Part of the task involves parsing the 06/27/07 16:18:21.898 time string into a datetime object. (The full description of the data are described here.) In order to parse this string or others that follow the same format, you will employ the datetime.strptime() method from the datetime module. This method takes two arguments: the first is the date time string you wish to parse, the second is the format which describes exactly how the date and time are arranged. The full range of format options is described in the Python documentation. In reality, the format will take some degree of experimentation to get right. This is a situation where Python shines as you can quickly try out different solutions in the IPython interpreter. Beyond the official documentation, Google and Stack Overflow are your friends in this process. Eventually, after some trial and error, you will find the '%m/%d/%y %H:%M:%S.%f' format will properly parse the date and time.

In [7]:
import datetime as dt
strike_time = dt.datetime.strptime('06/27/07 16:18:21.898',
                                   '%m/%d/%y %H:%M:%S.%f')
# print strike_time to see if we have properly parsed our time
2007-06-27 16:18:21.898000

Retrieving METAR from the MesoWest API with Help from the datetime.strftime Method

Let's say you are interested in obtaining METAR data from the Aleutian Islands with the MesoWest API. In order to retrieve these data, you will have to assemble a URL that abides by the MesoWest API reference, and specifically create date time strings that the API understands (e.g., 201606010000 for the year, month, date, hour and minute). For example, typing the following URL in a web browser will return a human-readable nested data structure called a JSON object which will contain the data along with additional "metadata" to help you interpret the data (e.g., units etc.). Here, we are asking for air temperature information from the METAR station at Eareckson air force base (ICAO identifier "PASY") in the Aleutians from June 1, 2016, 00:00 UTC to June 1, 2016, 06:00 UTC.


  "SUMMARY": {
    "FUNCTION_USED": "time_data_parser",
    "TOTAL_DATA_TIME": "5.50103187561 ms",
    "DATA_PARSING_TIME": "0.313997268677 ms",
    "METADATA_RESPONSE_TIME": "97.2690582275 ms",
    "DATA_QUERY_TIME": "5.18608093262 ms"
  "STATION": [
      "ID": "12638",
      "TIMEZONE": "America/Adak",
      "LATITUDE": "52.71667",
        "air_temp_set_1": [
        "date_time": [
      "STATE": "AK",
      "LONGITUDE": "174.11667",
        "air_temp": {
          "air_temp_set_1": {
            "end": "",
            "start": ""
        "date_time": {
          "date_time": {}
      "STID": "PASY",
      "NAME": "Shemya, Eareckson AFB",
      "ELEVATION": "98",
        "end": "",
        "start": ""
      "MNET_ID": "1",
      "STATUS": "ACTIVE"
  "UNITS": {
    "air_temp": "Celsius"
// GET http://api.mesowest.net/v2/stations/timeseries?stid=pasy&start=201606010000&end=201606010600&vars=air_temp&token=demotoken
// HTTP/1.1 200 OK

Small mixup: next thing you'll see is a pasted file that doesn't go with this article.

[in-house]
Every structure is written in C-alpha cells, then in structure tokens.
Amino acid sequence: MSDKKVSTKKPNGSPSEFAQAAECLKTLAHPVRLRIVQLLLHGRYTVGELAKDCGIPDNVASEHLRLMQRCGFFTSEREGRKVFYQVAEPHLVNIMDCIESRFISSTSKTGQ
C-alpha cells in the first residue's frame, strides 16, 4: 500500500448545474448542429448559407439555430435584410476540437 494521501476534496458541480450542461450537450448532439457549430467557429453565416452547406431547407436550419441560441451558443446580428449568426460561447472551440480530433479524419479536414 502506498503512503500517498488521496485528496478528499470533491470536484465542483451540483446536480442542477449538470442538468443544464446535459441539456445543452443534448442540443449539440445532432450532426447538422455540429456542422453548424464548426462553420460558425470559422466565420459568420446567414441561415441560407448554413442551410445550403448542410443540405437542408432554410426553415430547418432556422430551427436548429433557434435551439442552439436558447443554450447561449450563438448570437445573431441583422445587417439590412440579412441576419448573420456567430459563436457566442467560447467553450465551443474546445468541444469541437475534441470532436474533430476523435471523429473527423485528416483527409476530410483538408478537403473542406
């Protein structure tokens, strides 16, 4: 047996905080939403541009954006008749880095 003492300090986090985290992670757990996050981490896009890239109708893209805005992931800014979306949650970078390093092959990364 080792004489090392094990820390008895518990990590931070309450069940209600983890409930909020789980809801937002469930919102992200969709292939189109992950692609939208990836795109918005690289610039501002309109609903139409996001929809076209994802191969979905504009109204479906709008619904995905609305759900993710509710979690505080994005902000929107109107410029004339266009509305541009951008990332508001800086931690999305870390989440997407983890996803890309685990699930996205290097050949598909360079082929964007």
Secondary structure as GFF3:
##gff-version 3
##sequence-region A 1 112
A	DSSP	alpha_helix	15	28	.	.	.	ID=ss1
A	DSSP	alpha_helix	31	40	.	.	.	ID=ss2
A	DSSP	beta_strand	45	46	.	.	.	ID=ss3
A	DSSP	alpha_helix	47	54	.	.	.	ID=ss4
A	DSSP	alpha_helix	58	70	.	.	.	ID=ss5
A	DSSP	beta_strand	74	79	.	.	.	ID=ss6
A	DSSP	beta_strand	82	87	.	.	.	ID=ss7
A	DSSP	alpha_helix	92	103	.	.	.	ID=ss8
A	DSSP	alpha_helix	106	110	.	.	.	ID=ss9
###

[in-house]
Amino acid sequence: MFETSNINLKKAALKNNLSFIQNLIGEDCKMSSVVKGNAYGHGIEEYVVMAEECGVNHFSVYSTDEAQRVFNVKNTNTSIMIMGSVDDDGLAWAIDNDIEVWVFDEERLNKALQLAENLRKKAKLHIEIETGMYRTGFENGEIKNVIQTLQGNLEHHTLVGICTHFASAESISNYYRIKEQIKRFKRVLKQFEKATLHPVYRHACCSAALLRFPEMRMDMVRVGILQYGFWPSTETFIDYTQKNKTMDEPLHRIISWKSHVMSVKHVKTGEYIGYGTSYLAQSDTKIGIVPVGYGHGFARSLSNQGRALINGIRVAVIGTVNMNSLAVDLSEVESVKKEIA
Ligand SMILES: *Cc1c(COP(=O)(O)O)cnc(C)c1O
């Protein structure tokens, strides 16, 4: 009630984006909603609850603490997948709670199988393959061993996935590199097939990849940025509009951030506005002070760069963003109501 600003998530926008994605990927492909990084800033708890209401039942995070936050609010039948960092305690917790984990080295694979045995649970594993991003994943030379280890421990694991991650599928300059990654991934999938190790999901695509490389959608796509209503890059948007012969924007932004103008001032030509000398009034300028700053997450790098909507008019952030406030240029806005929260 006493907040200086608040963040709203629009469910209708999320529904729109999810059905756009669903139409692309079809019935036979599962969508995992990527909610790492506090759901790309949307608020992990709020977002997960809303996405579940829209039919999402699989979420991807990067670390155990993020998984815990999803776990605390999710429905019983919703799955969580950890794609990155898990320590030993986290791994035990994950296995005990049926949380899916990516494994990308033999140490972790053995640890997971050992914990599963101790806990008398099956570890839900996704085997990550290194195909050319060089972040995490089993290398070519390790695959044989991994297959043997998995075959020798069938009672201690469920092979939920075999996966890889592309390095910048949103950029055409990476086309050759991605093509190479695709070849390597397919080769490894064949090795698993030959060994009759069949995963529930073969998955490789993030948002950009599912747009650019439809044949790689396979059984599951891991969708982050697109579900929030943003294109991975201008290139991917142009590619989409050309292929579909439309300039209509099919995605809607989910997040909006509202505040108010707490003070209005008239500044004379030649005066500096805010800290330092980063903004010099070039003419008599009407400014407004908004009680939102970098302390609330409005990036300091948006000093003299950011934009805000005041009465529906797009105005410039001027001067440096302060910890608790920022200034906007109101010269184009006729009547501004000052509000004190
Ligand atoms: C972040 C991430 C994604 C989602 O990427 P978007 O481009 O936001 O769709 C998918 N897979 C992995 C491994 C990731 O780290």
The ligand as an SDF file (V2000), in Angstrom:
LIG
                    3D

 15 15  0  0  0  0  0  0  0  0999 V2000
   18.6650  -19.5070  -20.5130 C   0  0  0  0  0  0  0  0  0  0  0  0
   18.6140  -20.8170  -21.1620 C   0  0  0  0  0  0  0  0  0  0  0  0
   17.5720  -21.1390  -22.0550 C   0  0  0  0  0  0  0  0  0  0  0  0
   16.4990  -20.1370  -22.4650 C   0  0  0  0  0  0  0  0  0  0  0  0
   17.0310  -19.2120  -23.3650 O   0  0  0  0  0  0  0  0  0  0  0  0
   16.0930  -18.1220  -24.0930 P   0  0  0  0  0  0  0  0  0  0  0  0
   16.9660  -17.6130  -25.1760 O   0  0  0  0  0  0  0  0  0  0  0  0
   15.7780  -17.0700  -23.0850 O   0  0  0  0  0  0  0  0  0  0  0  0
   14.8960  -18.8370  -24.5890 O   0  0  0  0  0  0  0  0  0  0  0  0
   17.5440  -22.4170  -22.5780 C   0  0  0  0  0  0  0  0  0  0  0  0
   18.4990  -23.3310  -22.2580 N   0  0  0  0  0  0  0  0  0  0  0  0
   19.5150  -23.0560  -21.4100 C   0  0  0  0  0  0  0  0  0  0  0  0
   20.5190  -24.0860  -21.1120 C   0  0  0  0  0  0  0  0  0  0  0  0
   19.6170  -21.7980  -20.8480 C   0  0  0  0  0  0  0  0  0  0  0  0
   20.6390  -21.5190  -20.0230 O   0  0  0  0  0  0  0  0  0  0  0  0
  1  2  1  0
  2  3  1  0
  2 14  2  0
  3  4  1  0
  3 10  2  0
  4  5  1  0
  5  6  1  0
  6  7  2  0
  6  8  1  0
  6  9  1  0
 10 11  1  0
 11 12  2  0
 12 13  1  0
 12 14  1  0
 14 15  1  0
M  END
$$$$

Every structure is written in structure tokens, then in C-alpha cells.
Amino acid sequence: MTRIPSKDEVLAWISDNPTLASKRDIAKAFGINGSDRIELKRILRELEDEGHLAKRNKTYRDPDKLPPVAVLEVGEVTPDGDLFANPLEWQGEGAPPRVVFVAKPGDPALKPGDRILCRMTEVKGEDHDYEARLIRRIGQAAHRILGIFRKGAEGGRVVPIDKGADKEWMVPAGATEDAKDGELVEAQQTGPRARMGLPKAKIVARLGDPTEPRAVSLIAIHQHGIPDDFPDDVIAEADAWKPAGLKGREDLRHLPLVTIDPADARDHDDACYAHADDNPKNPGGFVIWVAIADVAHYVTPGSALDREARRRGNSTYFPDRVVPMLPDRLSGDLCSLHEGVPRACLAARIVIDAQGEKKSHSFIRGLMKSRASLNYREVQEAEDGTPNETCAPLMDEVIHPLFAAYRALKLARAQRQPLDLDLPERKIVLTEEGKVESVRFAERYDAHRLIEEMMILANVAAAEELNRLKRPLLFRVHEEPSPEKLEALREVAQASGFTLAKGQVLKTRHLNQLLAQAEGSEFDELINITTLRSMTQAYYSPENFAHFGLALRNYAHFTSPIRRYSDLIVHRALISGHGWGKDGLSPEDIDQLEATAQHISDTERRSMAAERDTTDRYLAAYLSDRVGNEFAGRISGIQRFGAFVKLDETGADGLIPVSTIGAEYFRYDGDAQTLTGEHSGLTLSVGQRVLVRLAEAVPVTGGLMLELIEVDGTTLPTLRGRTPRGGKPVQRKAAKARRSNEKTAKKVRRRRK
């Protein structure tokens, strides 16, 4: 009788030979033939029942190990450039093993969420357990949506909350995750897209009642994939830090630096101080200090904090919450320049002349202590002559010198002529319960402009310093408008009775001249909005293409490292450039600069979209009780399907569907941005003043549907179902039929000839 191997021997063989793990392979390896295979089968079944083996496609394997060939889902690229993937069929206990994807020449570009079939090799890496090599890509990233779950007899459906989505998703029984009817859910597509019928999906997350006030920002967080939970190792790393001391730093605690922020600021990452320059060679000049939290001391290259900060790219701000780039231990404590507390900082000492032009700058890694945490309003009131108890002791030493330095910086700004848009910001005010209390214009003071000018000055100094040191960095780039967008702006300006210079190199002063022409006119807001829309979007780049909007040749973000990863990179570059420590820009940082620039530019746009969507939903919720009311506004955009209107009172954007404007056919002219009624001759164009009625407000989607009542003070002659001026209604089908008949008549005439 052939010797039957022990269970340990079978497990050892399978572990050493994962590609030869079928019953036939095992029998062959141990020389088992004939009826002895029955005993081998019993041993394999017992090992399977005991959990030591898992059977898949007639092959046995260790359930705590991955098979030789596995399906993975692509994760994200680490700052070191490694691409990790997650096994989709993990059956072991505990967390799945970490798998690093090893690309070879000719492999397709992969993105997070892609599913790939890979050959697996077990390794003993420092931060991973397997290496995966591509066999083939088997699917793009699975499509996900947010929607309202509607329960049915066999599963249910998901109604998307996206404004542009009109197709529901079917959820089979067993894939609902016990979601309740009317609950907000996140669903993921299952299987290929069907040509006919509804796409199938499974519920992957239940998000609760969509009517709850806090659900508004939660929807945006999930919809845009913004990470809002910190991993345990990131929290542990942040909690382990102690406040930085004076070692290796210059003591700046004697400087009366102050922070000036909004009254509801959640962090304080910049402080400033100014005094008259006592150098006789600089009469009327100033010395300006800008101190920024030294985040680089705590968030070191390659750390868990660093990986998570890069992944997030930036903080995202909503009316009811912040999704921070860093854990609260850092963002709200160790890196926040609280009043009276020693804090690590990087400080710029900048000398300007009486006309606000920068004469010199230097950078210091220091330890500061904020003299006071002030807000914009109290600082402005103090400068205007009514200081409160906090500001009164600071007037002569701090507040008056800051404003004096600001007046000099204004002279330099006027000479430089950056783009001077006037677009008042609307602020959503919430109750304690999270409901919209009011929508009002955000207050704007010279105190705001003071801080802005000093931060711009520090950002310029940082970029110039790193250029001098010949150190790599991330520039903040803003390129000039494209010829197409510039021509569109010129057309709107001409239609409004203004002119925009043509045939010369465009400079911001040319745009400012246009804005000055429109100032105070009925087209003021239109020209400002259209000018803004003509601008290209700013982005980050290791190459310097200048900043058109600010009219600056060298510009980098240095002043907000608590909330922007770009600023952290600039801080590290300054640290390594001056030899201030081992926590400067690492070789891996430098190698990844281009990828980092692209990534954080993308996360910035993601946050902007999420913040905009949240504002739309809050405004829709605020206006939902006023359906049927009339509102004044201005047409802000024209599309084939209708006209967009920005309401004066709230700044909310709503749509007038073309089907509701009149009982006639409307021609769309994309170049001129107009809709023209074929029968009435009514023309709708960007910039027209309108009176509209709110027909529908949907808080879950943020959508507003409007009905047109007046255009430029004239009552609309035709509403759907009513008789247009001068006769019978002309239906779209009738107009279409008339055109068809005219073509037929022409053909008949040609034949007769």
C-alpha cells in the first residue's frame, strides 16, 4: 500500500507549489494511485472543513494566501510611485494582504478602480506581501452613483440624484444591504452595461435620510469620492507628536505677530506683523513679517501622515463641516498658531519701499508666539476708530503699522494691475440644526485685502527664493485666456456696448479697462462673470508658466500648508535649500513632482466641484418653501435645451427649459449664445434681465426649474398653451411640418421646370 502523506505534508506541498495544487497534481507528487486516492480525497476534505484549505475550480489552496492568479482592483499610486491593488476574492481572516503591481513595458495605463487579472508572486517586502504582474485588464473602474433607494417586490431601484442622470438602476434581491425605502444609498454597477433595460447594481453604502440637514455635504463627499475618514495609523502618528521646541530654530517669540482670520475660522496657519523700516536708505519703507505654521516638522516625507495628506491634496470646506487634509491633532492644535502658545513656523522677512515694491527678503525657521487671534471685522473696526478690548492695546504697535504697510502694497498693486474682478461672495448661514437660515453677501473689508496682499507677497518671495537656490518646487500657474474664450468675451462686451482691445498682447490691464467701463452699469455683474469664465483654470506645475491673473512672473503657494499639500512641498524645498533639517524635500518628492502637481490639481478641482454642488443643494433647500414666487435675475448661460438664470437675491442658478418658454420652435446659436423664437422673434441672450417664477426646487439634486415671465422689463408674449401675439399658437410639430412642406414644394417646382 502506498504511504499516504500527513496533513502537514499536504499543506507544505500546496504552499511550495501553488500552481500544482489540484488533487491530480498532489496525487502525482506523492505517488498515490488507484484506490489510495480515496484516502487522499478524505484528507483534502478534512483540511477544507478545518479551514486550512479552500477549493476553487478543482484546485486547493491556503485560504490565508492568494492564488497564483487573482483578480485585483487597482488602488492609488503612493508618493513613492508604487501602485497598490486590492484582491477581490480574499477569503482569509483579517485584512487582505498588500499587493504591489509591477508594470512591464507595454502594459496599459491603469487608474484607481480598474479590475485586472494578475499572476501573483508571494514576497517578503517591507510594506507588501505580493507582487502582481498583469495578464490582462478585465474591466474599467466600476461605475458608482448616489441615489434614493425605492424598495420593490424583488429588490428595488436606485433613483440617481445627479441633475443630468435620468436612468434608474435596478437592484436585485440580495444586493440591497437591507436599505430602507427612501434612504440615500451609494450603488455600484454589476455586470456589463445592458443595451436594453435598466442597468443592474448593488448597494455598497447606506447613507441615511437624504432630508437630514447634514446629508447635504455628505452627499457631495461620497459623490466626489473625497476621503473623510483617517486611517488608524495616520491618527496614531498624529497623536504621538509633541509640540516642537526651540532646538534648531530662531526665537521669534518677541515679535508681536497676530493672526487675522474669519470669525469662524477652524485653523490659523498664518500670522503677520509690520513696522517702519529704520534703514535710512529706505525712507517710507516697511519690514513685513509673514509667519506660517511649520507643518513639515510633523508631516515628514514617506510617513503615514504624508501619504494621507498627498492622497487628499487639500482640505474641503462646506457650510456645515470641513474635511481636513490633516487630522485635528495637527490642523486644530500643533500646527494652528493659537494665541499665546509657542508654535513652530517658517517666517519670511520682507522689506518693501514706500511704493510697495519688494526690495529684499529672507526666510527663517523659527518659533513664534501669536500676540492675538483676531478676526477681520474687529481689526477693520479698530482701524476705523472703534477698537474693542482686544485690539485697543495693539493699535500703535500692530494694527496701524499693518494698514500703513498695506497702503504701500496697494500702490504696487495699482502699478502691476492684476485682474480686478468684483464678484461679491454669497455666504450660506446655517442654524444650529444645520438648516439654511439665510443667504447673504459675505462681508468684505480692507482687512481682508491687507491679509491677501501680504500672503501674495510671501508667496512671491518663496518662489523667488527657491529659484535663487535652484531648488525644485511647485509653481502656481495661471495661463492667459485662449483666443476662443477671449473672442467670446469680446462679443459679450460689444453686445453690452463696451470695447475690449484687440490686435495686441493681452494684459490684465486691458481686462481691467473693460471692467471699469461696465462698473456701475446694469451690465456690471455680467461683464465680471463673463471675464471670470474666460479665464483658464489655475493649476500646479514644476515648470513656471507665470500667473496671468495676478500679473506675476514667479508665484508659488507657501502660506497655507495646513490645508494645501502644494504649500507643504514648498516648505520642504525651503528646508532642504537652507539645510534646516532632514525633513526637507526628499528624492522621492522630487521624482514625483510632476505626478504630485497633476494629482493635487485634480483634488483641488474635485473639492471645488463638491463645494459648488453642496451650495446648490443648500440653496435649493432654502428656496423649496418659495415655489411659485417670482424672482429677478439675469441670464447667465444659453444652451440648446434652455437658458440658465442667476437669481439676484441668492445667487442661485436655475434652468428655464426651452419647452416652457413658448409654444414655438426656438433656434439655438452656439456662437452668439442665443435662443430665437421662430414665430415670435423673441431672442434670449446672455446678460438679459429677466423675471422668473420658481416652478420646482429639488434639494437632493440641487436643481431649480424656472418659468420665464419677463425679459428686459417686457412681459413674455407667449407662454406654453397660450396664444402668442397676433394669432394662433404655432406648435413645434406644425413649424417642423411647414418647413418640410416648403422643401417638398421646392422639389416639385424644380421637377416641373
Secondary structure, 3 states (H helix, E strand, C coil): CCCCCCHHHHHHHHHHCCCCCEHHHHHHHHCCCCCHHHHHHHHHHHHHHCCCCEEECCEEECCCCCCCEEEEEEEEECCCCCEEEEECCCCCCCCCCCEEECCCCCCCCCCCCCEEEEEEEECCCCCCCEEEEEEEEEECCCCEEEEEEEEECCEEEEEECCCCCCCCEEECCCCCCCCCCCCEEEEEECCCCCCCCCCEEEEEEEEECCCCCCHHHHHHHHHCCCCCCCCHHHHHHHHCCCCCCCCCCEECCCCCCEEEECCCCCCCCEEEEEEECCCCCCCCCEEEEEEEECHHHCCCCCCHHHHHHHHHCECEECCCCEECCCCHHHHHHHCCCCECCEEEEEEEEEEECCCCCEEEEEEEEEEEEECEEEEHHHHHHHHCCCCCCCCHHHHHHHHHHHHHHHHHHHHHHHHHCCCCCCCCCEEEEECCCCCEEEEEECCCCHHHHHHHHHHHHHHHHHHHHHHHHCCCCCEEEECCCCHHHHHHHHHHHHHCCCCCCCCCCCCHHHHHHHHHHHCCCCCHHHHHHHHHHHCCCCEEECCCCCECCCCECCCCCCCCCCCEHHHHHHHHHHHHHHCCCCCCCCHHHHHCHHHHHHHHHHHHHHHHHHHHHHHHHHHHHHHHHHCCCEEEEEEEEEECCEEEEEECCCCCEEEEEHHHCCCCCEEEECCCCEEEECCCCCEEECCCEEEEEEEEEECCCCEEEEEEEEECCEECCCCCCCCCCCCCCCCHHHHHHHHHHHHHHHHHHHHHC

// Content-Type: application/json
// Date: Mon, 27 Jun 2016 18:17:08 GMT
// Server: nginx/1.4.6 (Ubuntu)
// Vary: Accept-Encoding
// Content-Length: 944
// Connection: keep-alive
// Request duration: 0.271790s

Continuing with this example, let's create a function that takes a station identifier, start and end time, a meteorological field and returns the JSON object as a Python dictionary data structure. We will draw upon our knowledge from the Basic Input and Output notebook to properly construct the URL. In addition, we will employ the urllib.request module for opening and reading URLs.

But first, we must figure out how to properly format our date with the datetime.strftime() method. This method takes a format identical to the one we employed for strptime(). After some trial and error from the IPython interpreter, we arrive at '%Y%m%d%H%M':

In [8]:
import datetime as dt
print(dt.datetime(2016, 6, 1, 0, 0).strftime('%Y%m%d%H%M'))

Armed with this knowledge of how to format the date and time according to the MesoWest API reference, we can write our metar() function:

In [9]:
import urllib.request
import json  # json module to help us with the HTTP response
def metar(icao, starttime, endtime, var):
    Retrieves METAR with the icao identifier, the starttime and endtime
    datetime objects and the var atmospheric field (e.g., "air_temp".)
    Returns a dictionary data structure that mirros the JSON object from
    returned from the MesoWest API.
    fmt = '%Y%m%d%H%M'
    st = starttime.strftime(fmt)
    et = endtime.strftime(fmt)
    url = "http://api.mesowest.net/v2/stations/timeseries?"\
    reply = urllib.request.urlopen(url.format(icao, st, et, var))
    return json.loads(reply.read().decode('utf8'))

We can now try out our new metar function to fetch some air temperature data.

In [10]:
import datetime as dt
pasy = metar("pasy", dt.datetime(2016, 6, 1, 0, 0),
             dt.datetime(2016, 6, 1, 6, 0), "air_temp")
{'SUMMARY': {'DATA_QUERY_TIME': '5.33509254456 ms', 'METADATA_RESPONSE_TIME': '52.8740882874 ms', 'DATA_PARSING_TIME': '0.19907951355 ms', 'TOTAL_DATA_TIME': '5.53607940674 ms', 'NUMBER_OF_OBJECTS': 1, 'FUNCTION_USED': 'time_data_parser', 'RESPONSE_CODE': 1, 'RESPONSE_MESSAGE': 'OK'}, 'UNITS': {'air_temp': 'Celsius'}, 'STATION': [{'MNET_ID': '1', 'STID': 'PASY', 'STATUS': 'ACTIVE', 'ID': '12638', 'OBSERVATIONS': {'date_time': ['2016-06-01T00:56:00Z', '2016-06-01T01:26:00Z', '2016-06-01T01:56:00Z', '2016-06-01T02:40:00Z', '2016-06-01T02:56:00Z', '2016-06-01T03:56:00Z', '2016-06-01T04:45:00Z', '2016-06-01T04:56:00Z', '2016-06-01T05:56:00Z'], 'air_temp_set_1': [8.3, 8.0, 8.3, 8.0, 7.8, 7.8, 7.0, 7.2, 7.2]}, 'LATITUDE': '52.71667', 'ELEVATION': '98', 'SENSOR_VARIABLES': {'air_temp': {'air_temp_set_1': {'end': '', 'start': ''}}, 'date_time': {'date_time': {}}}, 'LONGITUDE': '174.11667', 'NAME': 'Shemya, Eareckson AFB', 'STATE': 'AK', 'PERIOD_OF_RECORD': {'end': '', 'start': ''}, 'TIMEZONE': 'America/Adak'}]}

The data are returned in a nested data structure composed of dictionaries and lists. We can pull that data structure apart to fetch our data. Also, observe that the times are returned in UTC according to the ISO 8601 international time standard.